71, Parkinson’s Disease. Vain to the literal end, Bud seems to have written his own obituary – that’s our Bud. We started as friends but I angered him once and that was that. I was sad to see him afflicted by Parkinson’s and physically deteriorating over the years, and he leaves a wonderful wife, Ellen, and three young boys. Wherever he’s off to, he’ll have an opinion on how it’s run and I’m sure he’ll share that with the man in charge. I was going to invent a quote from Bernie Yudain, Bud’s particular target for years and for inexplicable reasons, but Bernie has outlasted the guy and that’s comment enough.
Daily Archives: August 14, 2009
Patriot National Bank’s Chairman Angelo Decaro has been busy the past few weeks unloading shares at $3 a share. Does this have anything to do with a toxic loan load of 16% of its portfolio and at least one observer’s belief that anything 5% or high marks the point of no return for a bank? Stay tuned.
Recent Trades of Patriot National Bancorp Inc. by CEO:
- Sell: Chairman and CEO Angelo Decaro sold 400 shares of PNBK stock on 08/05/2009 at the average price of $3; the price of the stock has decreased by 1.67% since.
- Sell: Chairman and CEO Angelo Decaro sold 1,406 more shares of PNBK stock on 08/04/2009 at the average price of $3; the price of the stock has decreased by 1.67% since.
- Sell: Chairman and CEO Angelo Decaro sold 8,907 more shares of PNBK stock on 07/31/2009 at the average price of $3.01; the price of the stock has decreased by 1.99% since.
- Sell: Chairman and CEO Angelo Decaro sold 2,000 more shares of PNBK stock on 06/25/2009 at the average price of $3; the price of the stock has decreased by 1.67% since.
- Sell: Chairman and CEO Angelo Decaro sold 5,100 more shares of PNBK stock on 06/22/2009 at the average price of $3; the price of the stock has decreased by 1.67% since.
I stopped by Sandy’s farm stand (behind the old Fjord Fisheries on River Road) to pick up the freshest corn in town and she thanked me for not shucking the corn as I grabbed it, and discarding half. People who do that, she told me, destroy its value – no one wants someone else’s reject – and it “breaks her heart” to see them at it. She doesn’t stop them because so many people do it but really, it’s totally unnecessary and wasteful (which means it costs all of us), so stop it.
When I used to grow my own corn and each ear was precious I never examined it in the field and threw any on the ground because it didn’t measure up. Since moving down from corn growing country and into the land of supermarkets I’ve watched in amazement as women spend fifteen minutes rooting through a pile of corn like porcine gourmets, peeling back each ear as though giving it a short arm inspection and then tossing it back on the pile. What the hell are you looking for, ladies? Worms? I’ve probably encountered a dozen, at most, in fifty years of eating corn. They stay at the tip so if you find one, whack off an inch of cob and boil away. Same thing if the very tip is missing a few rows of kernels – so what? snap it off or just ignore it – it tastes just as good and buying corn is transformed from a long ordeal to a simple task. You must have better things to do with your time, and the vendors will bless you for it.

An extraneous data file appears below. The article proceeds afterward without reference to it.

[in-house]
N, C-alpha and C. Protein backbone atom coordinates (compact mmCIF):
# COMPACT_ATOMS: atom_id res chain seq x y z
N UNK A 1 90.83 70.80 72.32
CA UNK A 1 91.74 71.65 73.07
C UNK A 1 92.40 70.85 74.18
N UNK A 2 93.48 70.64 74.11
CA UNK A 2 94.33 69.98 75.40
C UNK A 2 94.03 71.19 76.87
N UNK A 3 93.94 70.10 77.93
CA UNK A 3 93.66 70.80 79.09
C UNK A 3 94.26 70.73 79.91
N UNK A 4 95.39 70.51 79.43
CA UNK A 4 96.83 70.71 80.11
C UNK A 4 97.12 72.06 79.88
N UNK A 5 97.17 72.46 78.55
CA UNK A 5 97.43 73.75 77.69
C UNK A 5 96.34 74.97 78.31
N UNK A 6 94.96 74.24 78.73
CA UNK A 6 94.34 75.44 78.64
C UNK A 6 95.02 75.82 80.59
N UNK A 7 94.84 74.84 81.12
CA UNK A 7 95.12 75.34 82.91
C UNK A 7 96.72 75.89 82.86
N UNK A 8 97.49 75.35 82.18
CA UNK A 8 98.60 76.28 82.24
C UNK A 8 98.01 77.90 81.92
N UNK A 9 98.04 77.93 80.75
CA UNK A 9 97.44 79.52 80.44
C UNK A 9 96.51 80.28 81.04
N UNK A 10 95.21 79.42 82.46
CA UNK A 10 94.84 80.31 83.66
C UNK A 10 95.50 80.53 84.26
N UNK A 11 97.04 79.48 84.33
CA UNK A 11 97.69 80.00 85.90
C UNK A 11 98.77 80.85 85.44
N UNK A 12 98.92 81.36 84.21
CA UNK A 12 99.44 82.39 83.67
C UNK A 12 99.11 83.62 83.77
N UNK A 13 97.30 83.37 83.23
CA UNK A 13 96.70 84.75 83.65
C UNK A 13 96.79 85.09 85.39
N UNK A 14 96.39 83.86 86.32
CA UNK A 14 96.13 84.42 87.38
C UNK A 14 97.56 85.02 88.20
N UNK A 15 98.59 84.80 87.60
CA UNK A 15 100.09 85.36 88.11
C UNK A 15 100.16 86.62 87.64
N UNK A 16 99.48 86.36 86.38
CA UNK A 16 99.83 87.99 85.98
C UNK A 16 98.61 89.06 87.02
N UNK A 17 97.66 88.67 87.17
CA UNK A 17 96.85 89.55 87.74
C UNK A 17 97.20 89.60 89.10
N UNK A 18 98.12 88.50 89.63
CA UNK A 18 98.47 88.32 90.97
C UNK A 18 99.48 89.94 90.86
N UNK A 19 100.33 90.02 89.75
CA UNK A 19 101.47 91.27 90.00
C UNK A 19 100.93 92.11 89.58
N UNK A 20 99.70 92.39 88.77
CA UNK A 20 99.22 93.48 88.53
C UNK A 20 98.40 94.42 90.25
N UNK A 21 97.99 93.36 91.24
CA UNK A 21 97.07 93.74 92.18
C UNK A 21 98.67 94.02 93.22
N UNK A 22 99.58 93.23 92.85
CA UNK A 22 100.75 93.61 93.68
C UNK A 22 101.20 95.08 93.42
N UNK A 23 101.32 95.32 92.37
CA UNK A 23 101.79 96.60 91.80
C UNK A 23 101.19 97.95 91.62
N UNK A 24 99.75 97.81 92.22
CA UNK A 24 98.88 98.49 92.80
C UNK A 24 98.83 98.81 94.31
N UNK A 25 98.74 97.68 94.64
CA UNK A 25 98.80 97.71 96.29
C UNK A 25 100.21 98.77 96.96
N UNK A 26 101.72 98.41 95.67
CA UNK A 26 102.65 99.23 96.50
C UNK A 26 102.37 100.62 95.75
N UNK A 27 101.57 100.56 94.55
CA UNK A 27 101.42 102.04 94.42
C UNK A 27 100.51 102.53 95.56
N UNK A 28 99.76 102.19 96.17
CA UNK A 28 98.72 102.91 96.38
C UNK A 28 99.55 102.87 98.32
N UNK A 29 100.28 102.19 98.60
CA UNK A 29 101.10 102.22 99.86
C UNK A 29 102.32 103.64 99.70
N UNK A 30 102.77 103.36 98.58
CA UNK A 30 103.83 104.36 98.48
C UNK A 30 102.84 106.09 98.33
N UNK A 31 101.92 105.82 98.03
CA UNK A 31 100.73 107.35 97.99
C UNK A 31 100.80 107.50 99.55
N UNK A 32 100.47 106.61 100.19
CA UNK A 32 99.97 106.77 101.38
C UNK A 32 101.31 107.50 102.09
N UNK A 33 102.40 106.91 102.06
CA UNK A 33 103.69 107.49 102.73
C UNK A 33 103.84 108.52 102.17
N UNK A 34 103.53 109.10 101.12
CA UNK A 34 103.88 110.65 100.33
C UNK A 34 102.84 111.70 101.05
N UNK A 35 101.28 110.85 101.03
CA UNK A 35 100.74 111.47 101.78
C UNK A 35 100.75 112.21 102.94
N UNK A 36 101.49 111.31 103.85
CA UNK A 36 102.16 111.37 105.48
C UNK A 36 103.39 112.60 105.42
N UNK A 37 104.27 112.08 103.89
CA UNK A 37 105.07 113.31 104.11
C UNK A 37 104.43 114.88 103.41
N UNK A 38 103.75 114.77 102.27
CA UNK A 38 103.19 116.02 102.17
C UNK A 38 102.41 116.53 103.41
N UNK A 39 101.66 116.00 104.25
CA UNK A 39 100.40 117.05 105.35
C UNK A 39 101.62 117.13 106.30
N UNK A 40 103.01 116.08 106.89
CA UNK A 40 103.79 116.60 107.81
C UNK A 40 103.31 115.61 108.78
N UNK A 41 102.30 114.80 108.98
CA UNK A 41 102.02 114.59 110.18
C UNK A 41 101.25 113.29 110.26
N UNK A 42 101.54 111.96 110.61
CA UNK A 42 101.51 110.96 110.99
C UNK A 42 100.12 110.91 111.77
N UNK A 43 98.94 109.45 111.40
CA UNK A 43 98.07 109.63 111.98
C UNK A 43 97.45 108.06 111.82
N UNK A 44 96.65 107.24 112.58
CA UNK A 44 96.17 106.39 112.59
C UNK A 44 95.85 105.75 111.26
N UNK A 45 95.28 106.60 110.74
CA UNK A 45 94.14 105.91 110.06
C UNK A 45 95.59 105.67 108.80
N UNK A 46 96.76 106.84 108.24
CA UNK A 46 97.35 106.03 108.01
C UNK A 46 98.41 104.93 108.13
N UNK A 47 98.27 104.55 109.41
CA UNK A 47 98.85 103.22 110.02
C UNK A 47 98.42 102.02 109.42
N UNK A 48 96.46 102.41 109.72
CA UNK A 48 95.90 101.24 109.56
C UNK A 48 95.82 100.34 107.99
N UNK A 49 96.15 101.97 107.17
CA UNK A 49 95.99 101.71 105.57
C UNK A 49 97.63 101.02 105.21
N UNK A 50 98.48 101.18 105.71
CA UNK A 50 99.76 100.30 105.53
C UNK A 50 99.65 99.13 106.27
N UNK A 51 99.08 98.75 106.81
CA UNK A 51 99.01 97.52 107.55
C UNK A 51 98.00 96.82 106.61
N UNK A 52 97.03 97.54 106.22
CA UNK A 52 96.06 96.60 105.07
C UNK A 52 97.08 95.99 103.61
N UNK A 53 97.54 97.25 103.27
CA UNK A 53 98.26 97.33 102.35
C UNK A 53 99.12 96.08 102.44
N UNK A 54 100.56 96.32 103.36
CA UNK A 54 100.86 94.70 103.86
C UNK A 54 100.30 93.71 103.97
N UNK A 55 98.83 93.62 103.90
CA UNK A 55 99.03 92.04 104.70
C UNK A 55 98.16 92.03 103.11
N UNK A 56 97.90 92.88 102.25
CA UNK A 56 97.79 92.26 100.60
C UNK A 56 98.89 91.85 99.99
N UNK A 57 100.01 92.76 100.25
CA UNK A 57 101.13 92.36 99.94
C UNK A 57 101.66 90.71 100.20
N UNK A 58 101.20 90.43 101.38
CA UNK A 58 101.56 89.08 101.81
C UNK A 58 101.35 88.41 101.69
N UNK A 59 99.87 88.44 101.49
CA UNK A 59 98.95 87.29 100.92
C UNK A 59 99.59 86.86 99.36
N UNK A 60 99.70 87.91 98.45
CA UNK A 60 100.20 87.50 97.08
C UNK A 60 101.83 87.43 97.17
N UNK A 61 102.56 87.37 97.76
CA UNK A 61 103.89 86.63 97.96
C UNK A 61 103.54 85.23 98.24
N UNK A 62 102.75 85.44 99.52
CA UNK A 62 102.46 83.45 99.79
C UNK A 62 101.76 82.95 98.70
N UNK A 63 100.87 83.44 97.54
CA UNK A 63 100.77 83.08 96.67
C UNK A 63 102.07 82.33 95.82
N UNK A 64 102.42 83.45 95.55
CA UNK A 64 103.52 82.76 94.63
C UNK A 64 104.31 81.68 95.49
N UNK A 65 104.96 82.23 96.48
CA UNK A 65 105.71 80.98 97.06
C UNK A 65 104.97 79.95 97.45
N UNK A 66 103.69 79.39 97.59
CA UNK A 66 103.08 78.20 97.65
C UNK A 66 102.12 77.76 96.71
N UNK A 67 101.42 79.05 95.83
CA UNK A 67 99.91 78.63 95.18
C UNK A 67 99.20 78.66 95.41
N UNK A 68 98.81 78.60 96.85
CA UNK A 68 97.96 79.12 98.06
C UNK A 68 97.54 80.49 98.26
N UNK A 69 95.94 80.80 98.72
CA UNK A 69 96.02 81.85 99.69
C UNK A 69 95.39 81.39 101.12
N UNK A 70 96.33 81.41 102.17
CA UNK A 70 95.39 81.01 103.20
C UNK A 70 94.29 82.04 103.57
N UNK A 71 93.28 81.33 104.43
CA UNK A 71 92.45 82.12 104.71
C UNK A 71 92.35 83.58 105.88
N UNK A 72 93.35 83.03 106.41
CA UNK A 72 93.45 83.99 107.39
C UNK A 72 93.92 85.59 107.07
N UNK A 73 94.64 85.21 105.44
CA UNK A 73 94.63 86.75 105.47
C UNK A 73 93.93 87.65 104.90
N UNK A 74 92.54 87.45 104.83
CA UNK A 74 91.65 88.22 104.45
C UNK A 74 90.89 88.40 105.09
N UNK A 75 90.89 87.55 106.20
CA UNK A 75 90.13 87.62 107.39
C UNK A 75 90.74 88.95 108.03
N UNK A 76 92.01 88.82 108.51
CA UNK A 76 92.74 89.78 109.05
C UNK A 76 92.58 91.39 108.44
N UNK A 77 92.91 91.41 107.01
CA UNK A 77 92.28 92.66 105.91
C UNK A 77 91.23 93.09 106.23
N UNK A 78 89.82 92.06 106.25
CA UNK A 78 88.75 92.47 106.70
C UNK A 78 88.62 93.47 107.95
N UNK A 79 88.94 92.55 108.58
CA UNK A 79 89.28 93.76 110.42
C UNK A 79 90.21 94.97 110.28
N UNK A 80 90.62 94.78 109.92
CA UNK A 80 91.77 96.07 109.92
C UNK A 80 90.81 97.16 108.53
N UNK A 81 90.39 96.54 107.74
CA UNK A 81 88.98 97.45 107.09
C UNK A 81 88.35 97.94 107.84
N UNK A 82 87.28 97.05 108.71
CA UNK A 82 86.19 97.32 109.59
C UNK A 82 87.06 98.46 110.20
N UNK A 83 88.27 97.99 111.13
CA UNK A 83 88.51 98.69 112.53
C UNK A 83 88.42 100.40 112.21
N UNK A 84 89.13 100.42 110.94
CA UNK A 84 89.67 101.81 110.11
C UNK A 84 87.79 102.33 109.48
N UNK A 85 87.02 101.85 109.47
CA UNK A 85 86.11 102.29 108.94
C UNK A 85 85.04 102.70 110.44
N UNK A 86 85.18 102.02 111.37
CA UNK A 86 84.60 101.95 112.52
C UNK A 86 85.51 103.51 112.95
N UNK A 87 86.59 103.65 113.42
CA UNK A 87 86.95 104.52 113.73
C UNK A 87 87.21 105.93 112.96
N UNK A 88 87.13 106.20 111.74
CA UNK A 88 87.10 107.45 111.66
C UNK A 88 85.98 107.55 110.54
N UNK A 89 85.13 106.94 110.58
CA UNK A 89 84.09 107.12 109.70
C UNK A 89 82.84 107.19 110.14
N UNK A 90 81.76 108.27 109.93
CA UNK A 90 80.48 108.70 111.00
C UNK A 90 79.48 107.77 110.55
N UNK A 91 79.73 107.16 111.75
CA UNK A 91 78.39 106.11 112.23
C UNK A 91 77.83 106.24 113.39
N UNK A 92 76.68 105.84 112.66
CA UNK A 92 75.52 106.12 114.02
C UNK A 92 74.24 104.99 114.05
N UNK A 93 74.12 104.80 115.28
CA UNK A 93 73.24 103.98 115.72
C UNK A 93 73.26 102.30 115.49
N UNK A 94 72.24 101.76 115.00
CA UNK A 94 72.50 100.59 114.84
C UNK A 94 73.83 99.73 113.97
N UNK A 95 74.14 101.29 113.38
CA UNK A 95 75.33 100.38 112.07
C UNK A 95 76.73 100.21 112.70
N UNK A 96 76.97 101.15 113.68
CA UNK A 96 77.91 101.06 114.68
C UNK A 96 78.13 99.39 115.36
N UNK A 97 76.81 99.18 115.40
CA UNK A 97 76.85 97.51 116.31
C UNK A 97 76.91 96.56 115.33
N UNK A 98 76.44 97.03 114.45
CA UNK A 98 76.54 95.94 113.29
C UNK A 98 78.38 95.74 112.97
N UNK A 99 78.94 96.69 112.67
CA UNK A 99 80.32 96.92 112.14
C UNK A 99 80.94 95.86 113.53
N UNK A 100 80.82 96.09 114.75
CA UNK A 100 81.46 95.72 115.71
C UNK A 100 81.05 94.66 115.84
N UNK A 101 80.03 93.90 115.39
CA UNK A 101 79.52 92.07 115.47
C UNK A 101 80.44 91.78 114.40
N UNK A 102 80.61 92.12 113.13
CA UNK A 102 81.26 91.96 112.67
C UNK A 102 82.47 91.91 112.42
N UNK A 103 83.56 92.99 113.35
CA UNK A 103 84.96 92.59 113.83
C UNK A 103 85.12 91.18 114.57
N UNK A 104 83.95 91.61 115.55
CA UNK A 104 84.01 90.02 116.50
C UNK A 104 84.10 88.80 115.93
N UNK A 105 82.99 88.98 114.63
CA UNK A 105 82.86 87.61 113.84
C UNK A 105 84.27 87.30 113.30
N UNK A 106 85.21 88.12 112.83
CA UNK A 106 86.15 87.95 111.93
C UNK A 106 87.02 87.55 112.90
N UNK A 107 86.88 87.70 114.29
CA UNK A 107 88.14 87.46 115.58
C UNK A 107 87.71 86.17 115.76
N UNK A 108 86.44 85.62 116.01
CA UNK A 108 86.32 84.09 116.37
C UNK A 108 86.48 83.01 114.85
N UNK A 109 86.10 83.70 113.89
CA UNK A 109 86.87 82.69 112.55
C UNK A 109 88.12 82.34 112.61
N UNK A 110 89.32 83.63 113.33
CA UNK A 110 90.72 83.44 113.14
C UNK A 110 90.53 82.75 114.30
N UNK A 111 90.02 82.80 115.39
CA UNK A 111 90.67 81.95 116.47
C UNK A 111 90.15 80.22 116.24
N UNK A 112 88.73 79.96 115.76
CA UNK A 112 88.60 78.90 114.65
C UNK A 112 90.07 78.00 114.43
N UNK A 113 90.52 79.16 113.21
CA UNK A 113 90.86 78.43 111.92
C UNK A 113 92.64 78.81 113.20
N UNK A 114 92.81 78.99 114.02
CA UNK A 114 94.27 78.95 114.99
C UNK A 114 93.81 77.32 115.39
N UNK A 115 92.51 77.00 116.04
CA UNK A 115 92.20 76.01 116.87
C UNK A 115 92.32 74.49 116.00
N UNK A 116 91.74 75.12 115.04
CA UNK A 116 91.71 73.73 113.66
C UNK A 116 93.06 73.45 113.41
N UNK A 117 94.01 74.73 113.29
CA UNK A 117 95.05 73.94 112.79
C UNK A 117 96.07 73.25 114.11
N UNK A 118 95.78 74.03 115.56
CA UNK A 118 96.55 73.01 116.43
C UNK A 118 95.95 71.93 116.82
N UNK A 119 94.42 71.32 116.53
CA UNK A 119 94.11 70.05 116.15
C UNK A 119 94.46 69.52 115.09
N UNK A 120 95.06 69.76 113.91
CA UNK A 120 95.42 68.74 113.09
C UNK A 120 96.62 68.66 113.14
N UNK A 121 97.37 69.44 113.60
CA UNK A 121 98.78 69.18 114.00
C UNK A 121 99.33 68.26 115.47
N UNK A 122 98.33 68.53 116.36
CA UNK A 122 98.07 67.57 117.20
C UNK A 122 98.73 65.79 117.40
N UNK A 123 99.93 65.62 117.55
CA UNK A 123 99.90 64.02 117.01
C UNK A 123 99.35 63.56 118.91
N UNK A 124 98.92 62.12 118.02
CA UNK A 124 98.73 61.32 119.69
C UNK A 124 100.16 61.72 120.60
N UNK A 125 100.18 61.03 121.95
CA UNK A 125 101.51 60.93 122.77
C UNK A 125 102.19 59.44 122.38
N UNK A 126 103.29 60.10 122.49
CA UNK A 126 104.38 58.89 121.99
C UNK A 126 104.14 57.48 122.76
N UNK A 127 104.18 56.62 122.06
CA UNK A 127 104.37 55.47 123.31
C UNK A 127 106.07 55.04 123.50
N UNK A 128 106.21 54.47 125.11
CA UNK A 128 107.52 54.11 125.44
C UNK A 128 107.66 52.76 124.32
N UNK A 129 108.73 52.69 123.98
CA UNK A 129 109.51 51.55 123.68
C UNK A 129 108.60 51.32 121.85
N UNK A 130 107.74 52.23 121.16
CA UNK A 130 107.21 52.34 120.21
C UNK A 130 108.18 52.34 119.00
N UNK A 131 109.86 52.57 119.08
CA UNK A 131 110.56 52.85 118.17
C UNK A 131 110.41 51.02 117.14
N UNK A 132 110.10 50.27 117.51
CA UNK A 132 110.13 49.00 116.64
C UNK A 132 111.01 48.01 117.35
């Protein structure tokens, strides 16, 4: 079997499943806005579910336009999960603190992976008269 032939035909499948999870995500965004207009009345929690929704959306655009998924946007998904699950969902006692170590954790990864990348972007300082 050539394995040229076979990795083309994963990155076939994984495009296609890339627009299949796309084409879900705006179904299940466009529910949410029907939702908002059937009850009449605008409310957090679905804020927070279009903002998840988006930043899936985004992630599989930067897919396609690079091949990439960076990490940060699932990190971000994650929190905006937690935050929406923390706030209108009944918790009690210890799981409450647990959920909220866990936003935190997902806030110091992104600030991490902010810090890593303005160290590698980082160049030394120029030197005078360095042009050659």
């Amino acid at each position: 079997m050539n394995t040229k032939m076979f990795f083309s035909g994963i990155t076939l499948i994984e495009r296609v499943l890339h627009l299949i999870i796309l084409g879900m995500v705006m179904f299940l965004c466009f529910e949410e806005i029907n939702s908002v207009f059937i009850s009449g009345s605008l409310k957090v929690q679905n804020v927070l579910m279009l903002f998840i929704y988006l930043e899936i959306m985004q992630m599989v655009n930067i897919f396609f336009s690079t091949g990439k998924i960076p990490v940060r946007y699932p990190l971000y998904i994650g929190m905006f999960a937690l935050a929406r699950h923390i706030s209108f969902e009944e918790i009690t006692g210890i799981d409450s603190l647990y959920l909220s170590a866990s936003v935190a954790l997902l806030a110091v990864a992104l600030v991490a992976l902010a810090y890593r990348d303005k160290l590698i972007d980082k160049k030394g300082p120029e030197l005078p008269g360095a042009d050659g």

Hard to believe, but George and his electrifying personality got all the way up to being named fund raiser host for a Democrat politician before someone remembered his conviction and jail time for killing his horse up here. “Pederasts, junkies, even axe murders are okay,” a polictico speaking anonymously said,”this is Miami, after all. But the PETA folks just lose their fucking minds over a guy who plugs in his horse to an electrical socket. Maybe he should move to Philadelphia.”
In 2006, Nancy Pelosi loved disrupters – “it’s very American”. Today, not so much. What could have happened to change her mind?
Another observation from today’s shopping tour: there must be a lot of sellers out there who can’t afford to sell their houses. If a house has lost 40% of its value (a common phenomenon these days) and the seller had only 20% equity when he bought it withing the past ten years, there’s a decent probability that he will have to show up at the closing with a ton of cash or he won’t be able to close the deal. But where will he get $500,000? Or $1,000,000? So the refusal to drop an asking price may no longer be solely attributable to deluded sellers refusing to accept the new market reality; I think many of these folks simply don’t have the free cash available to afford to cut their price. Which presents everyone, buyers, sellers and lenders, with a real poser.
I’ve been out today with buyers looking at houses and we paid particular attention to houses that are “underwater” – asking less than the owners owe on them. Our unanimous conclusion was that these weren’t worth anything except, perhaps, their rental value. Bad locations, shoddy construction – you tell me how a four-year-old house can already have rot and leaking pipes – and ridiculous prices. I don’t think anyone will find these particular houses are worth tying up money in. Even at, say, $900,000, that’s a lot of money to sink into a clearly depreciating asset, and for what?
There’s a reason these houses haven’t sold and I think there’s a reason they aren’t going to sell any time soon. I’m curious to see how long the banks can continue to carry them at loan value. Much longer and I think it will constitute fraud on their shareholders and the F.D.I.C.